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Original Issue

6. Kentucky After an off-season rife with ugly incidents, what kind of season can the damaged Wildcats expect? Merely to repeat as champs

It should have been a summer of content for Kentucky coach Tubby
Smith. But instead of reveling in the school's seventh NCAA
championship, he spent much of his time doing damage control. In
May, sophomore forward Myron Anthony confessed to leaving the
scene of a September 1997 accident, a transgression for which
senior point guard Wayne Turner had been charged. Also that
month, sophomore guard Ryan Hogan pleaded guilty to driving
under the influence of alcohol. Then in June, junior center
Jamaal Magloire was in a car that was pulled over by Louisville
police. Though Magloire wasn't charged, one of the two men
riding with him was arrested and later pleaded guilty to
possession of marijuana.

Try as he might, Smith couldn't control the damage. He said in
June that the players would be punished, but he didn't reveal the
specific penalties until Nov. 2. (Anthony, Hogan and Magloire
were scheduled to miss the Wildcats' first two games, and Anthony
may have to sit out five more games for academic reasons.) For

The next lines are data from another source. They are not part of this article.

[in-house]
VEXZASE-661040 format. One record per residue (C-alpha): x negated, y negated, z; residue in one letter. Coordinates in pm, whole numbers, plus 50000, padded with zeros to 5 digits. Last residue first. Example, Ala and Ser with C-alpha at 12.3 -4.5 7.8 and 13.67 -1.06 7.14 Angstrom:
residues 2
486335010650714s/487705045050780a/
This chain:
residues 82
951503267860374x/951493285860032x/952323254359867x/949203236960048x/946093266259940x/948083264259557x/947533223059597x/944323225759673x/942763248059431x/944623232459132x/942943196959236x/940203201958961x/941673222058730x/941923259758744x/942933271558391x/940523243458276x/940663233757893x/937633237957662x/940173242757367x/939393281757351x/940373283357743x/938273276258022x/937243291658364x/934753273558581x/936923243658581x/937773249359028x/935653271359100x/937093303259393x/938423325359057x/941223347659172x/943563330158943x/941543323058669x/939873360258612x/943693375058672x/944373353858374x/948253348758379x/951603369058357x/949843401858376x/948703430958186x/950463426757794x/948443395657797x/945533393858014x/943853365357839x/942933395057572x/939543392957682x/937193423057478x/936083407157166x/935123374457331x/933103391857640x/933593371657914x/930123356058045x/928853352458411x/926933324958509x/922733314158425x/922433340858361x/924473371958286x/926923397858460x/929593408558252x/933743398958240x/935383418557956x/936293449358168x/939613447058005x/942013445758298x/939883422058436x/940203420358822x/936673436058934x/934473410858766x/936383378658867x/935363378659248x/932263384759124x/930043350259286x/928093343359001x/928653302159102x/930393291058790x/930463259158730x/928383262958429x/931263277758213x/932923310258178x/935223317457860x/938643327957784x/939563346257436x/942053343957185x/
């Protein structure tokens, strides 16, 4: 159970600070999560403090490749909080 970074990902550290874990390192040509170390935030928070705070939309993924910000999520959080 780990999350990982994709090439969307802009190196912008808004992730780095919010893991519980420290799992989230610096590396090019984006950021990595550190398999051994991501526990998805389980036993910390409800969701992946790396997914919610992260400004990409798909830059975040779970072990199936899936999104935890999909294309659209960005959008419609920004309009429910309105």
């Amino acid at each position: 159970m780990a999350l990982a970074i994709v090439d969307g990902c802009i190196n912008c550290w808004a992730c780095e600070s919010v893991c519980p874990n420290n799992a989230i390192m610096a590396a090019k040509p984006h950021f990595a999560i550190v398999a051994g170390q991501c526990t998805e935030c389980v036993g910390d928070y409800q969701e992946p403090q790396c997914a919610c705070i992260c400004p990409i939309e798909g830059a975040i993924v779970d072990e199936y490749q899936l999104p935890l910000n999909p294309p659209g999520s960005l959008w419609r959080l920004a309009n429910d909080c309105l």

his perceived stonewalling, Smith received a barrage of criticism
in Lexington. "I read what you all wrote about me," Smith said at
media day on Oct. 20, "and I just want to say, right back at you.
Know what I mean?" The comment was delivered tongue in cheek, and
the assembled reporters laughed accordingly, but it was hardly
the optimum way to launch a title defense.

Assuming the worst is over, there is every reason to believe that
the Cats can win it all again. Sure, they lost their two top
scorers, Jeff Sheppard and Nazr Mohammed, but didn't they begin
last season having to replace not only Ron Mercer and Derek
Anderson (both NBA lottery picks), but also coach Rick Pitino?
"This time last year everybody was saying it was going to be a
rebuilding season," says senior Scott Padgett. But, the Wildcats
don't rebuild; they don't even reload. They just keep shooting.

The trigger man this season will be Padgett, a 6'9" power
forward who connected on 37.4% of his three-pointers last
season. Running the offense is the savvy Turner, who was named
the most valuable player of the SEC tournament and the NCAA's
South region. Magloire will patrol the middle, where he served
as a capable understudy to Mohammed for most of last season, and
sixth man Heshimu Evans, a 6'6" senior, now starts on the wing.
The Cats have to replace Sheppard's 13.7 points a game (and
37.6% three-point shooting), but with Hogan, 6'5" freshman
Desmond Allison, 6'8" freshman Tayshaun Prince and 6'2"
sophomore Saul Smith in the lineup, long-range scoring will not
be hard to come by.

It remains to be seen how deeply the summer's travails have
affected this team, but the start of the season will serve as a
welcome salve. "We've dealt with it," Padgett says. "Now we're
ready to start playing again."

--Seth Davis

COLOR PHOTO: BOB ROSATO GREAT SCOTT If Kentucky is to wrest an eighth title, Padgett will again be a key figure. [Scott Padgett in game]



SF Heshimu Evans 6'6" Sr. 8.8 ppg
PF [**]Scott Padgett 6'9" Sr. 11.5 ppg
C Jamaal Magloire* 6'10" Jr. 4.2 rpg
SG Ryan Hogan* 6'3" So. 1.1 ppg
PG [**]Wayne Turner 6'2" Sr. 9.3 ppg

'97-98 record: 35-4 Final rank (coaches' poll): No. 1
[**]Returning starter *Suspended for first two regular-season